The satellite operator has hired Suri to replace long-standing CEO Rupert Pearce

Effective March 1st, former Nokia president and CEO Rajeev Suri will become the CEO of UK-based satellite company Inmarsat. He will take over the position from Rupert Pearce who has served in the position for almost a decade.
“I am very excited to join Inmarsat, and to work closely with such skilled people, at such an important moment for the company and the satellite communications industry as a whole. I have been very impressed by the capabilities and ambitions of the company and its partner community and wish to pay tribute to their ethos, drive and ingenuity. Together, they have established technology leadership in satellite mobility, underpinned by a unique understanding of the customer,” said Suri.
Suri himself left his position as CEO of Nokia in August 2020, having held the position since 2014. This was period of major change for Nokia, during which the company’s focus shifted from mobile phones themselves to broader telecoms infrastructure. This included the enormous take over of rival Alcatel-Lucent for around $17 billion, which established Nokia as one of the big three infrastructure specialists worldwide, alongside Huawei and Ericsson. 
But while this shift to infrastructure was broadly successful, by the start of 2020 the company was coming to terms with a series of disappointments in the 5G space, at least in part facilitating Suri’s departure.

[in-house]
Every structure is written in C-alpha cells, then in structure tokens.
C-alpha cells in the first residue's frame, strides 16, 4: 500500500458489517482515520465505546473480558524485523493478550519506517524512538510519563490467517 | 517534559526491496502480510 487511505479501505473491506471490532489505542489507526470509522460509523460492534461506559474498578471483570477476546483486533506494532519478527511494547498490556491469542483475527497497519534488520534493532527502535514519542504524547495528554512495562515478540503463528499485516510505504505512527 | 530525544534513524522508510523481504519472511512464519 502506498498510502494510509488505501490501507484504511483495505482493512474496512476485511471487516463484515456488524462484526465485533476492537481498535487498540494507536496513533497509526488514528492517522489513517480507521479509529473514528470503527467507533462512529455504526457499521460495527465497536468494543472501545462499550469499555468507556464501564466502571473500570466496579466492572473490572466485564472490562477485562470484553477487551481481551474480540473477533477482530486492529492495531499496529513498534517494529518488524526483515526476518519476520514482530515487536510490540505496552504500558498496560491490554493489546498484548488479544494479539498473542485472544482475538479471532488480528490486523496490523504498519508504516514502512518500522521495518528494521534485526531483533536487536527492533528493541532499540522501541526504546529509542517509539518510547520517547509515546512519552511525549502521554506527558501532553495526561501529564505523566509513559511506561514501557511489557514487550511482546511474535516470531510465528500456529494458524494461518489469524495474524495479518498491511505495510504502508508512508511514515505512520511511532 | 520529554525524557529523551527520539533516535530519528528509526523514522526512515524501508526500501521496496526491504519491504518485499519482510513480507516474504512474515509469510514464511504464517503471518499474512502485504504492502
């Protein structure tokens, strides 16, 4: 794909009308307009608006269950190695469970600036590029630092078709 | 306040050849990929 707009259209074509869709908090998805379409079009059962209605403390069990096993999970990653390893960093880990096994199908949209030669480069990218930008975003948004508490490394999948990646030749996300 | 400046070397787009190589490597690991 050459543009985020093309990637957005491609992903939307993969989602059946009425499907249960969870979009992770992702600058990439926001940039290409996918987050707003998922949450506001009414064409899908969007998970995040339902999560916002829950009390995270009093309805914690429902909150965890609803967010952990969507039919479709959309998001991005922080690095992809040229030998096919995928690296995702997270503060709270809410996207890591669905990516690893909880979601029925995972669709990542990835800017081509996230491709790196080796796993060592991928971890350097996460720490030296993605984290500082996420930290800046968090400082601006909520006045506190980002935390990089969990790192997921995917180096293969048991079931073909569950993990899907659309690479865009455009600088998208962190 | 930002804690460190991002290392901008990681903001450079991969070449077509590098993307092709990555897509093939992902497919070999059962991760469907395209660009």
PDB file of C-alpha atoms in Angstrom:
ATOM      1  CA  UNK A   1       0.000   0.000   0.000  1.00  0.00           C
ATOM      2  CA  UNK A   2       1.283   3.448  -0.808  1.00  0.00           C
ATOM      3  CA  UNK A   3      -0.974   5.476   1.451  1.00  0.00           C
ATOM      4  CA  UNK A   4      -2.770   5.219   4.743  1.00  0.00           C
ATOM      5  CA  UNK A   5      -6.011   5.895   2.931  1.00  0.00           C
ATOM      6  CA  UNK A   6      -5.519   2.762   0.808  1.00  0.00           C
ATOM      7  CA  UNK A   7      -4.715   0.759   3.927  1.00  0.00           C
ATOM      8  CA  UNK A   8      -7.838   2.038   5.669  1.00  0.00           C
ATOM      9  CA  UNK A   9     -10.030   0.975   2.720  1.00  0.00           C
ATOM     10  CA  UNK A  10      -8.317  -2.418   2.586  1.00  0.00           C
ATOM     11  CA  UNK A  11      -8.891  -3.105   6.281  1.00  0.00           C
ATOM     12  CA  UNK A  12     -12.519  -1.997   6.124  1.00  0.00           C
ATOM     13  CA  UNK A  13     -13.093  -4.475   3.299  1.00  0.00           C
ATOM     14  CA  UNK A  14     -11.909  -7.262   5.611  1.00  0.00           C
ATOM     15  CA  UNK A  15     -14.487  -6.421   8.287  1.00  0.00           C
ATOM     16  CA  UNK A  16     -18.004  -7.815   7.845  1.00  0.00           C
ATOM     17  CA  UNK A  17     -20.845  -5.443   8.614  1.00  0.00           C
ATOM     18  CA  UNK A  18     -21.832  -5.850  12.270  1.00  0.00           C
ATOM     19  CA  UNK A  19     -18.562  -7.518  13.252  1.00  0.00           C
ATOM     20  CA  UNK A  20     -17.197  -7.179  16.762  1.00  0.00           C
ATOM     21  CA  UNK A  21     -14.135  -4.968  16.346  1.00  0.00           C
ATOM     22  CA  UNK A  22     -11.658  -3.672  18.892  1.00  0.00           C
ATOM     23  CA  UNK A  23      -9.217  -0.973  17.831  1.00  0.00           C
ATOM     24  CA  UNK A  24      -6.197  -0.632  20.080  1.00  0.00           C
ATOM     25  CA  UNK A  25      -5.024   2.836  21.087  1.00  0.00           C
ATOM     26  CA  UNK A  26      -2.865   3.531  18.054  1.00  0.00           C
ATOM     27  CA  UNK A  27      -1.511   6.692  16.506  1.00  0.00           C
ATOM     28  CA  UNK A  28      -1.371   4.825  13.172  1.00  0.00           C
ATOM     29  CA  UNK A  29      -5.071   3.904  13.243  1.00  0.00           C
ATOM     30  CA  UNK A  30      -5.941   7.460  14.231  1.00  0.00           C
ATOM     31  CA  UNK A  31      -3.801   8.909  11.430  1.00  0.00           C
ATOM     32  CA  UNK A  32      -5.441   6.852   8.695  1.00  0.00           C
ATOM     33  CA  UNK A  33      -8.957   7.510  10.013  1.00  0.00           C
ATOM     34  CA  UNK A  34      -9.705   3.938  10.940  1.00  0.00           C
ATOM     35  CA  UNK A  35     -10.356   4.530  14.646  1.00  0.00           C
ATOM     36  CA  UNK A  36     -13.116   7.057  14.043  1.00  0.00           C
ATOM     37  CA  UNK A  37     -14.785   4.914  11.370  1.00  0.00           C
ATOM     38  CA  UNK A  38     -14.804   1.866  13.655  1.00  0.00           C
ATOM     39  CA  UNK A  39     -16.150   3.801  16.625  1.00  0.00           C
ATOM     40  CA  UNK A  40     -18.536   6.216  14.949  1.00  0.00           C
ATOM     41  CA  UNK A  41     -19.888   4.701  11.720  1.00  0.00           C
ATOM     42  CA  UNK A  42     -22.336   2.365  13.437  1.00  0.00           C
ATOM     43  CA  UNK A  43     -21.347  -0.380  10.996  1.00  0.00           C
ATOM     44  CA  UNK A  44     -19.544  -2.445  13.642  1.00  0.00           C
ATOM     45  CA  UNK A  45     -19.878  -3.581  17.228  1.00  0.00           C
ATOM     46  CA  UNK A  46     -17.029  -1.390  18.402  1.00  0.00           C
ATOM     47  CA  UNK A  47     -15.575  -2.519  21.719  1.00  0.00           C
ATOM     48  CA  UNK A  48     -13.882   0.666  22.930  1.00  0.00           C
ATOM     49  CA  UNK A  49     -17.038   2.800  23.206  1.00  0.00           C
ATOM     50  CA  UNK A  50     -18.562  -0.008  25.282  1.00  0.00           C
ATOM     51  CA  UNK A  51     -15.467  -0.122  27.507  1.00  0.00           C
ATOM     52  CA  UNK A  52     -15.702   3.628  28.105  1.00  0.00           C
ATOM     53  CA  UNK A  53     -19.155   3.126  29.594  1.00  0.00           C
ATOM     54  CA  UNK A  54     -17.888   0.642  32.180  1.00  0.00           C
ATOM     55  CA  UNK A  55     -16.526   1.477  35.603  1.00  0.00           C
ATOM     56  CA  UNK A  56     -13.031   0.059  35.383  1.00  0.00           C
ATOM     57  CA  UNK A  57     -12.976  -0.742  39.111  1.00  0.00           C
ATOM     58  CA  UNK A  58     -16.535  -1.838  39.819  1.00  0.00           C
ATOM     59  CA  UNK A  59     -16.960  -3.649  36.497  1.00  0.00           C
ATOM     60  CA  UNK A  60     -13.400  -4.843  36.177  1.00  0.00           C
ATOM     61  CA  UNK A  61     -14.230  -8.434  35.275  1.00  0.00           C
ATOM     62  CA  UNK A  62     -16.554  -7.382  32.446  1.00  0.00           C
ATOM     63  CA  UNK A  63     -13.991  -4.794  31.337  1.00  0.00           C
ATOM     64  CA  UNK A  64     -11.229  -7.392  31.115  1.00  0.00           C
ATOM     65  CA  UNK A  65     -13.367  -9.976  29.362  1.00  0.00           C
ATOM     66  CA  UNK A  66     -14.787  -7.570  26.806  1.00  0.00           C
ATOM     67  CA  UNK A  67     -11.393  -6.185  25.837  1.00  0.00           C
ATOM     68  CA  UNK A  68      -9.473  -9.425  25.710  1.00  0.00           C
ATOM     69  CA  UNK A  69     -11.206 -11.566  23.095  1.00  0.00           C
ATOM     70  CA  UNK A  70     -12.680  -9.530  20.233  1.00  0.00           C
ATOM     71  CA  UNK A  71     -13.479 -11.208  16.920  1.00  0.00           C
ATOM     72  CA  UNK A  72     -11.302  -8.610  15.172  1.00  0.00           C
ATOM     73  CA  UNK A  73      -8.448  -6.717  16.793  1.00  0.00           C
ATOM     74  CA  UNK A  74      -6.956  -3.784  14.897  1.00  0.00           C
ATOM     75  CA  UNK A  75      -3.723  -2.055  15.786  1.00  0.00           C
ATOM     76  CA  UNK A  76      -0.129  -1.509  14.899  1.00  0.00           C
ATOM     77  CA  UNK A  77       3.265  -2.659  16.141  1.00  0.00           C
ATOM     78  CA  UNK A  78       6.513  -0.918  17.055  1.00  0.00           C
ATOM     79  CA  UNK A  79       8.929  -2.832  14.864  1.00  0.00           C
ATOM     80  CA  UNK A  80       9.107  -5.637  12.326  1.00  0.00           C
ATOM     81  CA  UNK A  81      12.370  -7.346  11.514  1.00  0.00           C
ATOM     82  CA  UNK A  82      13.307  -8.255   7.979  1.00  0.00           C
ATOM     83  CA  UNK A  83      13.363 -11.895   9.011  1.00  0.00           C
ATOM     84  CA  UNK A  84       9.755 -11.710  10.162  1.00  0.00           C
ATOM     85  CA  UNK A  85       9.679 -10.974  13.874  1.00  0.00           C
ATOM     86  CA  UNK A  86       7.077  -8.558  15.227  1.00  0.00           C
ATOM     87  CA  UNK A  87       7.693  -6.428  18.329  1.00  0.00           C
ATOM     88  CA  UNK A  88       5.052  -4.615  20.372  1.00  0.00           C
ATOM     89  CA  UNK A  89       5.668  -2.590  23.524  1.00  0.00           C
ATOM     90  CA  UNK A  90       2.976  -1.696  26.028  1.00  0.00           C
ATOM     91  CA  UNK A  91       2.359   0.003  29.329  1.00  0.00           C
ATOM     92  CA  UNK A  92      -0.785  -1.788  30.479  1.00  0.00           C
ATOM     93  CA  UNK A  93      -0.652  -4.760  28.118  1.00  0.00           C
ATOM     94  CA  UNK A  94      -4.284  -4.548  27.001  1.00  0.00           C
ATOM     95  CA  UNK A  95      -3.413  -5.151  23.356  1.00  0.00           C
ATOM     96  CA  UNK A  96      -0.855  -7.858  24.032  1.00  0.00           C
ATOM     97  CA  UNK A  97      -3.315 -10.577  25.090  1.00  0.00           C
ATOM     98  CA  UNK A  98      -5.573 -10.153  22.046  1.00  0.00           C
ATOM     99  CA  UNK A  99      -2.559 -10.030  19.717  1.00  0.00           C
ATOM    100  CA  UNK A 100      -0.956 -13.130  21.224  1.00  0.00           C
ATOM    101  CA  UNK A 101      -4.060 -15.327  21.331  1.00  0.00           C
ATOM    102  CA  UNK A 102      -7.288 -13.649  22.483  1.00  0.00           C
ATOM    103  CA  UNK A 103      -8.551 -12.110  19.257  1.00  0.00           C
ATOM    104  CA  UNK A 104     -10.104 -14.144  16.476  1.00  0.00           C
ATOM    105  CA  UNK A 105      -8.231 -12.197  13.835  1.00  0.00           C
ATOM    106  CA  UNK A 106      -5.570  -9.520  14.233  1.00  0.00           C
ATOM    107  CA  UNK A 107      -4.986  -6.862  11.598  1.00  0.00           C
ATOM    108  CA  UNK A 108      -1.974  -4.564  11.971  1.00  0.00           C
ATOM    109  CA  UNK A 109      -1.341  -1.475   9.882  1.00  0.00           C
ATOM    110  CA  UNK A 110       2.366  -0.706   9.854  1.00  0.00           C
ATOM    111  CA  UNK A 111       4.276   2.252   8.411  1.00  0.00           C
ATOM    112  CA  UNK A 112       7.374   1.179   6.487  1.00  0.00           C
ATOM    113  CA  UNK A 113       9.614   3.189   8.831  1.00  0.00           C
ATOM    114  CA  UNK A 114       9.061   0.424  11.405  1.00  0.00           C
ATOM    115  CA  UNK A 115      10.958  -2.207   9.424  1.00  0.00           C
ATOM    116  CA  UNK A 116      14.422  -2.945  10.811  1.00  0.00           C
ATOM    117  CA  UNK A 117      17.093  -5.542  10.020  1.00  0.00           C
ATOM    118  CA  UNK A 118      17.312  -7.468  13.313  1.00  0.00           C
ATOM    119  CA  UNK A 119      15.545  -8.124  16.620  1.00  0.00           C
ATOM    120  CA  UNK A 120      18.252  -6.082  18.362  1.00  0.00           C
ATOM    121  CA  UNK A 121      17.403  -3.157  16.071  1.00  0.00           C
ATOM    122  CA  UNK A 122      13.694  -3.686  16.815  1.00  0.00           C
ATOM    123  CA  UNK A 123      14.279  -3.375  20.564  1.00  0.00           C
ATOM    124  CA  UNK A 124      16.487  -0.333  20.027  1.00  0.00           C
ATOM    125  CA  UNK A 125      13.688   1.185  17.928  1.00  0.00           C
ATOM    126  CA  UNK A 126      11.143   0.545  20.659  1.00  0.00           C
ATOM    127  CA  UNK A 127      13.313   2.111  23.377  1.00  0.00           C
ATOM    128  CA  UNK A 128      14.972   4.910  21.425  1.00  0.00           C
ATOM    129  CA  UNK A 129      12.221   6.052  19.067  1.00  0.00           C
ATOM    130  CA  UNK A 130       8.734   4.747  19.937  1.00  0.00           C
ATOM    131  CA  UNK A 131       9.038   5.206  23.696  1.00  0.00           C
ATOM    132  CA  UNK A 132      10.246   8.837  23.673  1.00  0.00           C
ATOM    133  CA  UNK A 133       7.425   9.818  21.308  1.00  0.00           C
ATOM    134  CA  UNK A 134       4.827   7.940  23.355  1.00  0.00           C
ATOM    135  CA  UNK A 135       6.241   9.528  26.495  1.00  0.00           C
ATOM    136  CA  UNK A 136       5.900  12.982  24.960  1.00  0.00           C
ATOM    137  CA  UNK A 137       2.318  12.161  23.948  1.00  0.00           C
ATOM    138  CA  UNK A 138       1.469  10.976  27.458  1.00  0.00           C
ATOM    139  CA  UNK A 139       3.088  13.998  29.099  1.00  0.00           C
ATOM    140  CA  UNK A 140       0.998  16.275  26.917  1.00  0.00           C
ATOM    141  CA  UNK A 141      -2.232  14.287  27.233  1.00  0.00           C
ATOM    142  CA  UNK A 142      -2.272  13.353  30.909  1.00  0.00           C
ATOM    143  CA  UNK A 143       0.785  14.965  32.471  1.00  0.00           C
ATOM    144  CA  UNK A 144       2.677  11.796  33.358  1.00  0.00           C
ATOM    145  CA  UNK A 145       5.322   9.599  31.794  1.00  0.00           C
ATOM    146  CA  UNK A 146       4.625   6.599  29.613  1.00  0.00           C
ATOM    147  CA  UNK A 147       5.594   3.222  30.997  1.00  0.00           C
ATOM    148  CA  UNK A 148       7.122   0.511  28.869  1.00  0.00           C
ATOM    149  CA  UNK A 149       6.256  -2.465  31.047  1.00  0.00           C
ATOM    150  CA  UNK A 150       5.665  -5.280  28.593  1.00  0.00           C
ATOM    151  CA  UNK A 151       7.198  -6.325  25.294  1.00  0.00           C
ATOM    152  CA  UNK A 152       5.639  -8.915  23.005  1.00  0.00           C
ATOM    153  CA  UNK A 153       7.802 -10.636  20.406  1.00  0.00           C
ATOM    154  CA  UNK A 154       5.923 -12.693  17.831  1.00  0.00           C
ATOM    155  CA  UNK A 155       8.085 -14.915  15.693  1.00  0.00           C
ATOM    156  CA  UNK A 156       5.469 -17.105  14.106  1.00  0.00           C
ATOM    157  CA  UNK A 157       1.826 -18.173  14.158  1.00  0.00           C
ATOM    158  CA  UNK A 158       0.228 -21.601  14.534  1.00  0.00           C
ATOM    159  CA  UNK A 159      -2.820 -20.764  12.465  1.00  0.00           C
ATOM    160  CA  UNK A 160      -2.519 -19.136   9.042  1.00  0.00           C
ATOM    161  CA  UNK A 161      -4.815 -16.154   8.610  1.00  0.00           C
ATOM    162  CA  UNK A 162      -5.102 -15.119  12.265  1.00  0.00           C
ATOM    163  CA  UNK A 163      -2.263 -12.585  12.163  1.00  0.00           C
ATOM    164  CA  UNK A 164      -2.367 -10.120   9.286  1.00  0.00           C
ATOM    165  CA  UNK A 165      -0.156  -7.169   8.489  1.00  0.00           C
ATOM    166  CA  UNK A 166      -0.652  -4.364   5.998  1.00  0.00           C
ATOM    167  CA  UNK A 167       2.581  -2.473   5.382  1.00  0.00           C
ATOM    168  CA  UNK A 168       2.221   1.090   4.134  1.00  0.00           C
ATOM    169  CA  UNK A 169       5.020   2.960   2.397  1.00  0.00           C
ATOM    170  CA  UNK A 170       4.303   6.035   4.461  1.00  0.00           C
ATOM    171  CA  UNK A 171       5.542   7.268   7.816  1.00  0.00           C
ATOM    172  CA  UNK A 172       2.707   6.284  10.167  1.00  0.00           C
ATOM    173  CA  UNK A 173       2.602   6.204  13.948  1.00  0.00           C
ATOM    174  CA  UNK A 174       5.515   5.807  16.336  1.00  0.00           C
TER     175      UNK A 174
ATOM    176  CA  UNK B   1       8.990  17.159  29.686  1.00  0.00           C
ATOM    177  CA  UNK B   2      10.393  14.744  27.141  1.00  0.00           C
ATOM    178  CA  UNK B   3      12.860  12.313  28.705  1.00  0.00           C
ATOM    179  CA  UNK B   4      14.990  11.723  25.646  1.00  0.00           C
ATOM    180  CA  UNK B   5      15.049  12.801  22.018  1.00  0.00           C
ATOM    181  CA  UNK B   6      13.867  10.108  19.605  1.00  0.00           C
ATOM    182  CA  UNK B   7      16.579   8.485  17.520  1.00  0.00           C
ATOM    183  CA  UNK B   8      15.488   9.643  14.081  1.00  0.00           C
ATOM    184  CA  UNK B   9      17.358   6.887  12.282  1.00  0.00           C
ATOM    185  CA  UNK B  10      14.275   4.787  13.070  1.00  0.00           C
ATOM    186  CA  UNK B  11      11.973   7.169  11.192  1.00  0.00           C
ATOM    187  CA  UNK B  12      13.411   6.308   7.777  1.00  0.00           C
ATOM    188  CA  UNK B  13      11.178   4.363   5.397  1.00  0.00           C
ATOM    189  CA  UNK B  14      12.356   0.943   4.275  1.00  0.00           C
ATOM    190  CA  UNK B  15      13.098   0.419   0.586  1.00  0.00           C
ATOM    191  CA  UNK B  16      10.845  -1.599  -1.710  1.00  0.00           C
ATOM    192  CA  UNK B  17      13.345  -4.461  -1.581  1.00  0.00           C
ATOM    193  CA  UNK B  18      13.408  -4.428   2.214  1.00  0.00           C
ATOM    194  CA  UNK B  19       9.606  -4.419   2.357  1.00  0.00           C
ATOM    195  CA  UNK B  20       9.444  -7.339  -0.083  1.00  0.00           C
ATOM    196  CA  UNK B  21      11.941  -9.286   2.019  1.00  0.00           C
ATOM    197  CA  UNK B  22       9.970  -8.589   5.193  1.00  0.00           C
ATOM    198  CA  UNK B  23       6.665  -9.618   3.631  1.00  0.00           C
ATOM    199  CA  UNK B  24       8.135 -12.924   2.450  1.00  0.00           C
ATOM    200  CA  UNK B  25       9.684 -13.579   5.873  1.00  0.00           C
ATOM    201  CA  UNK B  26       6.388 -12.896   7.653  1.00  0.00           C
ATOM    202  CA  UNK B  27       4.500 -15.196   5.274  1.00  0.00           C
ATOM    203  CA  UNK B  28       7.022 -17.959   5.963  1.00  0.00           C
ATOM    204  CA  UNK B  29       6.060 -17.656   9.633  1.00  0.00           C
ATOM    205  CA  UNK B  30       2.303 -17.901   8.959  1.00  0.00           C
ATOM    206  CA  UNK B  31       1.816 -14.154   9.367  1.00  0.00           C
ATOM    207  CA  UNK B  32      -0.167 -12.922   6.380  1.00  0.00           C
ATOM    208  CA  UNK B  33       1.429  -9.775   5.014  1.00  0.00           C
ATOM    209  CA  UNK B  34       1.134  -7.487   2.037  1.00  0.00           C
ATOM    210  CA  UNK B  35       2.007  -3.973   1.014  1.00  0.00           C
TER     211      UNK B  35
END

When it comes to Inmarsat, no specific reason has been given for the sudden change of leadership.
Like so many communications providers, Inmarsat has proven relatively resilient throughout the pandemic. That said, exactly how robust the company has been is difficult to tell; a previously public company, Inmarsat was bought out by private equity company for $3.3 billion in late 2019 and, as a result, the company did not publicly report its earnings in 2020.
However, back in October, then-CEO Pearce was optimistic about Inmarsat’s future, noting in an interview with Via Satellite that their maritime business was “going very well” and “turning the corner and starting to grow modestly”. The company’s aviation connectivity business, struck severely by restrictions of the pandemic, remains a much smaller market for the company, but has the potential to grow rapidly, which Pearce described as being at the beginning of “a very exciting journey to become what I hope is will be at least as big of a contributor to free cash flow as our maritime business”.
Pearce will step down as CEO and hand over duties to Suri on February the 28th. 
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